The term “self-medicate” has a negative connotation. It makes me think of alcoholics or drug addicts, both prescription and illegal. Yet, taken literally, the two words simply mean to administer medicine to oneself. Or to want to.
Nigel and I saw his doctor – his psychiatrist – today. He goes in every couple of months for his “med-management” appointment. He doesn’t like these appointments because he doesn’t like answering questions about himself (really, he only likes answering questions about Indiana Jones, or Lego, or the JFK assassination, or either of the World Wars). And even though I prepared him ahead of time, reminding him that the doctor is required to ask these questions and that he could write the answers down if he didn’t want to say them (“Why would I want to write anything, which would cause pain to my hand?!!”), he still got impatient with the questions and often sneered his answers. Or instead of actual answers, he would sneer – in reply to “How would you rate your mood today?” – “Same as it was last time!!”
This level of verbal hostility probably encouraged the doctor to nod in agreement when I indicated to her Nigel’s desire for some medication that would help him to not blow up at certain peers of his who think that it’s fun to antagonize him. He wants something to control his tendency to respond in anger because he wants to go back to being mainstreamed. And he knows that that is his most difficult hurdle. Not because anyone told him, but because he actually has the self-awareness to see it. Yet, he does not have the ability to control his reactions to people when they upset him. So, he wants medication. He knows that medication helped him to stop habitually pulling out his hair and eating it, so he figures that medication can help with his behavioral issues. He wants to self-medicate.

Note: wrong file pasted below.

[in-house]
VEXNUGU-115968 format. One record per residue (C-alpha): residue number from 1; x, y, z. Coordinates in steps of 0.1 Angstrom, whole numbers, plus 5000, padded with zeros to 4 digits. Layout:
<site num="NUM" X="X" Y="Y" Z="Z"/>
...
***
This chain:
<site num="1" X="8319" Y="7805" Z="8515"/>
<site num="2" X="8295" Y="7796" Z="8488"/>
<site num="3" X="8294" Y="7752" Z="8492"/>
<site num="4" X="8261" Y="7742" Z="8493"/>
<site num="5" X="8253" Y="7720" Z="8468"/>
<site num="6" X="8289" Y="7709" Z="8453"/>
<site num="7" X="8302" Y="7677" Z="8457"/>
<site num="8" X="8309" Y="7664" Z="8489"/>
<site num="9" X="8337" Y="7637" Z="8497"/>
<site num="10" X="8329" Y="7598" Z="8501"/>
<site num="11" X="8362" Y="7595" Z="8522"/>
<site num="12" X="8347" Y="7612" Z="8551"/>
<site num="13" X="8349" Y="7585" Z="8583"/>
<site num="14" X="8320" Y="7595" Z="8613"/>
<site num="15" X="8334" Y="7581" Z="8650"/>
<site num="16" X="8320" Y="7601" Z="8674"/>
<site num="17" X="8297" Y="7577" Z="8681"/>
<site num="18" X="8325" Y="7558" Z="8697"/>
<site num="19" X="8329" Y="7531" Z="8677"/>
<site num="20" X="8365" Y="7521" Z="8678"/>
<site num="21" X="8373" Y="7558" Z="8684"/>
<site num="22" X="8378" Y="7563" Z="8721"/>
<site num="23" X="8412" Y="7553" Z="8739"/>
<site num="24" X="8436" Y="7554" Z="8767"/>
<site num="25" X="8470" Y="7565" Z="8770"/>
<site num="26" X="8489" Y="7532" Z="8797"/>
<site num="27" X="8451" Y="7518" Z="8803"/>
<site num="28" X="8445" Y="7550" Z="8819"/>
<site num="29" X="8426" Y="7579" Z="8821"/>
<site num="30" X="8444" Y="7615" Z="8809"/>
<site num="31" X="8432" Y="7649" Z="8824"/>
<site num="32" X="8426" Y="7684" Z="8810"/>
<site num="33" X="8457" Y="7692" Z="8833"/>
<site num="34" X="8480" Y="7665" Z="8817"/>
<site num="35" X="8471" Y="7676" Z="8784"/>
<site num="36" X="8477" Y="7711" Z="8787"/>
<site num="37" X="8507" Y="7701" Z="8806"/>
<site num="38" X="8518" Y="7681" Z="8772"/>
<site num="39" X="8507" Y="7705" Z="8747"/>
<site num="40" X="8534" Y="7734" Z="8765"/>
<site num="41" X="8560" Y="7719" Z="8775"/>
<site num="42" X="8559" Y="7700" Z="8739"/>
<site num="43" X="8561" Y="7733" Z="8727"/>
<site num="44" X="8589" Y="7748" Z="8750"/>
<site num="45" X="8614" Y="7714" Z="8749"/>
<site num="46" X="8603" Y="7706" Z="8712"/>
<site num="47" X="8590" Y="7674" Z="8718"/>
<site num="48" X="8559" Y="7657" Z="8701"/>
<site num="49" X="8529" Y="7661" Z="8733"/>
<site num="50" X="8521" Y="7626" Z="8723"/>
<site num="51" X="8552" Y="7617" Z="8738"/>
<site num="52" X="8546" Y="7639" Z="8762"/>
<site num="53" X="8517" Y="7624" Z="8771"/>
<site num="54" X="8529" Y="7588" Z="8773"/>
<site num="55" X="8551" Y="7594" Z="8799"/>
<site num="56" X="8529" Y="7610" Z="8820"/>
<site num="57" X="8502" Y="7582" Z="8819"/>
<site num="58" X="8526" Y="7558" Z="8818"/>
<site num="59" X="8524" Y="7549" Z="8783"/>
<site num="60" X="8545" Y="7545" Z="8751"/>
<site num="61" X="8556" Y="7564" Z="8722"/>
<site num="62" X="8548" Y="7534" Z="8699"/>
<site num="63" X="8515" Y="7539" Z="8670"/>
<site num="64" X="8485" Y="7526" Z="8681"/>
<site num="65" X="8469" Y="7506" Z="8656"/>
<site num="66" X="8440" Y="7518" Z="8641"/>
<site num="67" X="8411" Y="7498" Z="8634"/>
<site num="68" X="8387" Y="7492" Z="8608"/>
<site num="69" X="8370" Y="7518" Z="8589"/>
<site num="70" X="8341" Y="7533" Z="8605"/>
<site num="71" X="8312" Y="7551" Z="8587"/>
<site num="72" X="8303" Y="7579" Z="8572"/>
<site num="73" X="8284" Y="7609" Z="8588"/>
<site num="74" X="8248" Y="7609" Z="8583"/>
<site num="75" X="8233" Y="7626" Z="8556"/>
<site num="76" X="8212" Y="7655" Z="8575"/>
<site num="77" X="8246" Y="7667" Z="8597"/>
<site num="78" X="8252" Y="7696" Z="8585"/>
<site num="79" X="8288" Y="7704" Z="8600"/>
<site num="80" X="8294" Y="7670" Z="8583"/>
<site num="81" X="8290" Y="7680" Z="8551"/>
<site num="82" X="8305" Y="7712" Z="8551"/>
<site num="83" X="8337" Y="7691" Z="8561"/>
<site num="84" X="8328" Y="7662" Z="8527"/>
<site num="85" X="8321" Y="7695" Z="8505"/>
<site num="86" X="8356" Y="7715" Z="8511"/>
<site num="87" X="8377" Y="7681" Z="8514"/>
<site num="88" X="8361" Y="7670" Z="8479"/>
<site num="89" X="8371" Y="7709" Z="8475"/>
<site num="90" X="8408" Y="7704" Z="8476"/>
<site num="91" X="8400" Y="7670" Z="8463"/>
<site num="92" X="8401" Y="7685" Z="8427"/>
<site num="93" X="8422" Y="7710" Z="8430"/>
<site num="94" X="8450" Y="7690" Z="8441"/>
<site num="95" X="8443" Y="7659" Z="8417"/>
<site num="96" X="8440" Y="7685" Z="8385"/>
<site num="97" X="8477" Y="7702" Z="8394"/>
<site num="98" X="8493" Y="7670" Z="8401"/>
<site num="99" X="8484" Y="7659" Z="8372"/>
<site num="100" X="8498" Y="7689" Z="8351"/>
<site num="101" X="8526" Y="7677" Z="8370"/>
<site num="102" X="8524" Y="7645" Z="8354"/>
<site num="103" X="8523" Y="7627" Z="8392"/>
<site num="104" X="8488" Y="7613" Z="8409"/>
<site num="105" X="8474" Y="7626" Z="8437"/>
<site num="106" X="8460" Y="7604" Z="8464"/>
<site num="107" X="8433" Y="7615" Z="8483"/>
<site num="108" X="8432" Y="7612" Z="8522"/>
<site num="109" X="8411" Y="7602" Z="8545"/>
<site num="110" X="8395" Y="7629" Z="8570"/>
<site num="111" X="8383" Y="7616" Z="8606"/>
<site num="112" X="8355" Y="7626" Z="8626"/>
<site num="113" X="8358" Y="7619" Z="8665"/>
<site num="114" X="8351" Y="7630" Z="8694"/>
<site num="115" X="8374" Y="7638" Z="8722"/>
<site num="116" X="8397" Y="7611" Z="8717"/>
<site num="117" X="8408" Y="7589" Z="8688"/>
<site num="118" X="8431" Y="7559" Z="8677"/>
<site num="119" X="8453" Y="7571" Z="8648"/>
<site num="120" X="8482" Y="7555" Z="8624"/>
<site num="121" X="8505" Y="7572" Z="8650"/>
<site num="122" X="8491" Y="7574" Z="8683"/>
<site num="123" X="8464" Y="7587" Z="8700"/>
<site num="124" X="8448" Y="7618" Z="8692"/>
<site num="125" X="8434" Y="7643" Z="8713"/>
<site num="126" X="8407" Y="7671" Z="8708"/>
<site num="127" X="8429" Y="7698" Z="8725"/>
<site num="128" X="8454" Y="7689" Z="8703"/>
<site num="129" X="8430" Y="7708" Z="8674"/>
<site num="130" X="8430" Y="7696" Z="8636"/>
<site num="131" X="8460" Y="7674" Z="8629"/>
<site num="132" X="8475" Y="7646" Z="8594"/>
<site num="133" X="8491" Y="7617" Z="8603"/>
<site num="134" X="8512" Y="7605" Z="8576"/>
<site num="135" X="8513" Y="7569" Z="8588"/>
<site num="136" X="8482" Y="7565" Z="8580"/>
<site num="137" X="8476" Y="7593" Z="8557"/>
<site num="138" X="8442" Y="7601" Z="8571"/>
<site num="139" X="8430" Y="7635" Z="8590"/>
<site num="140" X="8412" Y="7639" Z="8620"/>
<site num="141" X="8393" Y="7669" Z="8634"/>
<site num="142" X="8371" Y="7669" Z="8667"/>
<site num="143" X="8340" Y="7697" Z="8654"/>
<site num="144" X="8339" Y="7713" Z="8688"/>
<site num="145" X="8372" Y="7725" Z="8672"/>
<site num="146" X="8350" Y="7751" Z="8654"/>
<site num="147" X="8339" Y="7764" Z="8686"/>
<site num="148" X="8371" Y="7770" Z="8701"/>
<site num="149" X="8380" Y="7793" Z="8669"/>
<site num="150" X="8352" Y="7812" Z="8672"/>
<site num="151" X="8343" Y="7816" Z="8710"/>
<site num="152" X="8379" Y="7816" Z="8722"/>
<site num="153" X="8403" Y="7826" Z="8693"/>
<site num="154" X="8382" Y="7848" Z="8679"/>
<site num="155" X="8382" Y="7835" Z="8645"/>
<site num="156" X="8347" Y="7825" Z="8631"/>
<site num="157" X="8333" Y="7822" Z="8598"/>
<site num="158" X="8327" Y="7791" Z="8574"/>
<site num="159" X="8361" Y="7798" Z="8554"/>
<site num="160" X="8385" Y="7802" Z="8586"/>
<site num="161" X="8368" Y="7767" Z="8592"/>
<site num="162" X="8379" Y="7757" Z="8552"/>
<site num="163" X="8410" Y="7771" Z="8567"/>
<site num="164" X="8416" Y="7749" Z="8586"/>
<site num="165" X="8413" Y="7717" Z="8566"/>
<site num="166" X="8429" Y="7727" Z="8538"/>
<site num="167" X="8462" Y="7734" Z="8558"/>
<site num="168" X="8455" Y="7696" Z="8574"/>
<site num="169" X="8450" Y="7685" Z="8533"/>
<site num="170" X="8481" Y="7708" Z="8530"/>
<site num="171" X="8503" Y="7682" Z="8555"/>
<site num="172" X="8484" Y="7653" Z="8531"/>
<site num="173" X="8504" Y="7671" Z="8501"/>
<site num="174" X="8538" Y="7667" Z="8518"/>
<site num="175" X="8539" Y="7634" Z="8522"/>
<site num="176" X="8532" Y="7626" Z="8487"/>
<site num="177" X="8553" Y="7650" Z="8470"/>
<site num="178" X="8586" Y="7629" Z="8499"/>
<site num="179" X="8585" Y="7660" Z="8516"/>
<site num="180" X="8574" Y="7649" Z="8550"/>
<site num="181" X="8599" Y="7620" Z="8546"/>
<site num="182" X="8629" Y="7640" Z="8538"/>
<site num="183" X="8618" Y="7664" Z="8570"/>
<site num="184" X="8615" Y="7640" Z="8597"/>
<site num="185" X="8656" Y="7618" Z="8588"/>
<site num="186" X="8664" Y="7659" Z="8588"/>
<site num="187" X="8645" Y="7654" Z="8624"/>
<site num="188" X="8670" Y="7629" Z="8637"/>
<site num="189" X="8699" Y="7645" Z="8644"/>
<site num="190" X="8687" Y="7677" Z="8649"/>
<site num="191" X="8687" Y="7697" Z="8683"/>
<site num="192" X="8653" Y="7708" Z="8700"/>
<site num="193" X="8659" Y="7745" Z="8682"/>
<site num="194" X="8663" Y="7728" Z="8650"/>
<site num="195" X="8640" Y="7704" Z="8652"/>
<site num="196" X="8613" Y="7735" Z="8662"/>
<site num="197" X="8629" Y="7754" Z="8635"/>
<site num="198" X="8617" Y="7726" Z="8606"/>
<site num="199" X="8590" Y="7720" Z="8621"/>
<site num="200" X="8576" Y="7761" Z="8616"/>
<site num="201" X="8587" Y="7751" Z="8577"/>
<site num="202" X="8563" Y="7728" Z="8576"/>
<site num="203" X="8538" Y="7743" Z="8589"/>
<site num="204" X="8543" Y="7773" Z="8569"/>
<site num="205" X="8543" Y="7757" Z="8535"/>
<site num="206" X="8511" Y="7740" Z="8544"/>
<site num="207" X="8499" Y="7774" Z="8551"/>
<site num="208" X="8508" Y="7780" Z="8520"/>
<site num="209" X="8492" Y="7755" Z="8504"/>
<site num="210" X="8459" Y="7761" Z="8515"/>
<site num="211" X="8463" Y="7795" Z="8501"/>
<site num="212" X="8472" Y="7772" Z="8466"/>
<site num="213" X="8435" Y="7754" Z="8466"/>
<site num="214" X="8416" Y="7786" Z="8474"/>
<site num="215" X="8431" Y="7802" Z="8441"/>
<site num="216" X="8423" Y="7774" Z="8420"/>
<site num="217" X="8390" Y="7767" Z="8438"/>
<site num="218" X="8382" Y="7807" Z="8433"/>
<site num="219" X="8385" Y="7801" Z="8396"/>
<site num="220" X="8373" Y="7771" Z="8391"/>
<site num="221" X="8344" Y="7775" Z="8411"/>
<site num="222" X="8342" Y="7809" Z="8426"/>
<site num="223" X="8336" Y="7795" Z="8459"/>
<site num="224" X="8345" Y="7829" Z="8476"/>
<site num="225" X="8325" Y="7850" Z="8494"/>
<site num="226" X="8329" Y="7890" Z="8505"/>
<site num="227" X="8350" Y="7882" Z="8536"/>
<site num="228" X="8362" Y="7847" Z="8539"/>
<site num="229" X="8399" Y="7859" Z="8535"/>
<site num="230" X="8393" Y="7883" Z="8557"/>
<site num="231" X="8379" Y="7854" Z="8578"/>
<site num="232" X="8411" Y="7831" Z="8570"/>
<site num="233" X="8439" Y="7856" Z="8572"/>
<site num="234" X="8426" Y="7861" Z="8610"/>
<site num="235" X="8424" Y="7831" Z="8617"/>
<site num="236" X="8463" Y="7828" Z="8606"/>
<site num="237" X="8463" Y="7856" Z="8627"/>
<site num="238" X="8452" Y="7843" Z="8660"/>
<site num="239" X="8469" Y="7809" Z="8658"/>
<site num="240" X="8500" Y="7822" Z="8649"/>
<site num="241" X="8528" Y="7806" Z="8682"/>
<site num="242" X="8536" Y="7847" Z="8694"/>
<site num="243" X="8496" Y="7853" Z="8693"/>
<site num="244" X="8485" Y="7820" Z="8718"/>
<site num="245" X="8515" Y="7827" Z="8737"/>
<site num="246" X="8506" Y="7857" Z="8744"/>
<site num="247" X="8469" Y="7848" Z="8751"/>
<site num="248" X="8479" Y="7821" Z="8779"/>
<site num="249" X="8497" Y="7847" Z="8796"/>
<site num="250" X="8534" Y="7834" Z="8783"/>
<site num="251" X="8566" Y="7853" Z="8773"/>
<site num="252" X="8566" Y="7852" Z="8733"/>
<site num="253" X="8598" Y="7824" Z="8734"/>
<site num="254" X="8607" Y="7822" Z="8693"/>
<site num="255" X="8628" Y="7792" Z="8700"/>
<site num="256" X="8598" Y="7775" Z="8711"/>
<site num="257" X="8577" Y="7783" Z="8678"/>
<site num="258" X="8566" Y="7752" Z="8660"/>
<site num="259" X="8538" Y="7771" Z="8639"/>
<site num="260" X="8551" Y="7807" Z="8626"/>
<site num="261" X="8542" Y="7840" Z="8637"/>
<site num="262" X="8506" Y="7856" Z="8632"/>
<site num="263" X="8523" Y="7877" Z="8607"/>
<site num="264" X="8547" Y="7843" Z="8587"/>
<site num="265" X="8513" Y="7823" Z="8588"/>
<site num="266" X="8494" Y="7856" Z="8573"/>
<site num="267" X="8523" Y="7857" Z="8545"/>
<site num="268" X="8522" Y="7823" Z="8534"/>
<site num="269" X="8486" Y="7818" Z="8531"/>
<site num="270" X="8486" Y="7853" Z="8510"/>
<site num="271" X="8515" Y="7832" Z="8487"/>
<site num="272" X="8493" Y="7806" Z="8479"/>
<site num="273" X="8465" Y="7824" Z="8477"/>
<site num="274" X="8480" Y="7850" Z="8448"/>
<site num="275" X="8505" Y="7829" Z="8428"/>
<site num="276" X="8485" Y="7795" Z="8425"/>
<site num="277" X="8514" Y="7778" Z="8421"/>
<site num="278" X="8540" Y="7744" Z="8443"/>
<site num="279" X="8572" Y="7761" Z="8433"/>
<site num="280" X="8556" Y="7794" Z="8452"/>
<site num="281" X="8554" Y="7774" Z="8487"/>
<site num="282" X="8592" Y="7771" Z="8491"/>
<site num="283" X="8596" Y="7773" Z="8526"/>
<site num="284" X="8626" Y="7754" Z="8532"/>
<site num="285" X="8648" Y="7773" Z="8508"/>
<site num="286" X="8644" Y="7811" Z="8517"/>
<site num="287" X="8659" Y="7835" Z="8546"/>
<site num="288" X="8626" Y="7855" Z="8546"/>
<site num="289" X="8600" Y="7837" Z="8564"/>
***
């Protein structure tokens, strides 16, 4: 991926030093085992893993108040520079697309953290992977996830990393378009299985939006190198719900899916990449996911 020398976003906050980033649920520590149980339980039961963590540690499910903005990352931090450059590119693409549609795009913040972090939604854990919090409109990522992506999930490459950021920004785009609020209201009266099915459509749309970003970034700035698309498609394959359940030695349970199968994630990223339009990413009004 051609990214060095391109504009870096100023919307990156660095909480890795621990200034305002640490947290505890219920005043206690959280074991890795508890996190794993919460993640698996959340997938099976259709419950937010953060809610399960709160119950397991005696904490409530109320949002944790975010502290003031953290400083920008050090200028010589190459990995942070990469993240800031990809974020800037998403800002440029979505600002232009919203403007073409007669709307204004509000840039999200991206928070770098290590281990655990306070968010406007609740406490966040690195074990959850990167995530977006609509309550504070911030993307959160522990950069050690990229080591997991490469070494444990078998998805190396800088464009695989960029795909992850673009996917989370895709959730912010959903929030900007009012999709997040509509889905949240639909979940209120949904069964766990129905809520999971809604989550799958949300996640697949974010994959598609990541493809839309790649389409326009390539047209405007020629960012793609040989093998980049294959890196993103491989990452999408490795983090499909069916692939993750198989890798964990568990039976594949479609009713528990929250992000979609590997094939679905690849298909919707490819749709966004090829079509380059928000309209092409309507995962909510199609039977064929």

And I had done my research and knew what the doctor would suggest: antipsychotics. There’s another negative connotation. Is that really what he needs? Are the occasional times that he blows up worth putting him on a daily medication with significant side effects? I asked him, there in the doctor’s office, gently, “I know that some of the kids bothered you every day, but did you respond with anger every day?”
“Yes. Every day.”
I took a deep breath and tried to let what he’d said sink in. It was too difficult to imagine, again, what he went through at school, day after day, and to think that in spite of that, he still wants to go back. He wants to be like everybody else. It means that much to him. But I still wasn’t ready to say yes to antipsychotics. So I suggested that he try behavioral therapy to learn different responses when his peers anger him.
“I don’t want to see more psychiatrists,” he said, right there in the doctor’s office. “They’ll do the same kind of treatment!”
His psychiatrist smirked as she wrote that down. I asked, “What kind of treatment are you expecting from the psychiatrists?”
“Asking me questions!” And, of course, the psychiatrist politely laughed.
But the issue was still hanging over my head. He wants to change his behavior but he can’t handle therapy sessions. So, the doctor went and got several pages’ worth of printed material for me on the two medications she suggested as possibilities (Risperdal and Abilify). She gave me her cell number if I wanted to discuss anything with her. And I left feeling just as unsure and melancholic as when I’d arrived.
Right now Nigel is sitting on the couch in the living room, watching The Never-Ending Story III, which he was excited to rent tonight. Most of the time, I hear the faint sounds of the TV, which he keeps at a low volume, but once in a while he makes stim-type sounds or repeats one of the lines of the movie. He is happy; he is doing his thing. And he is not on antipsychotics. I wish it could always be that way.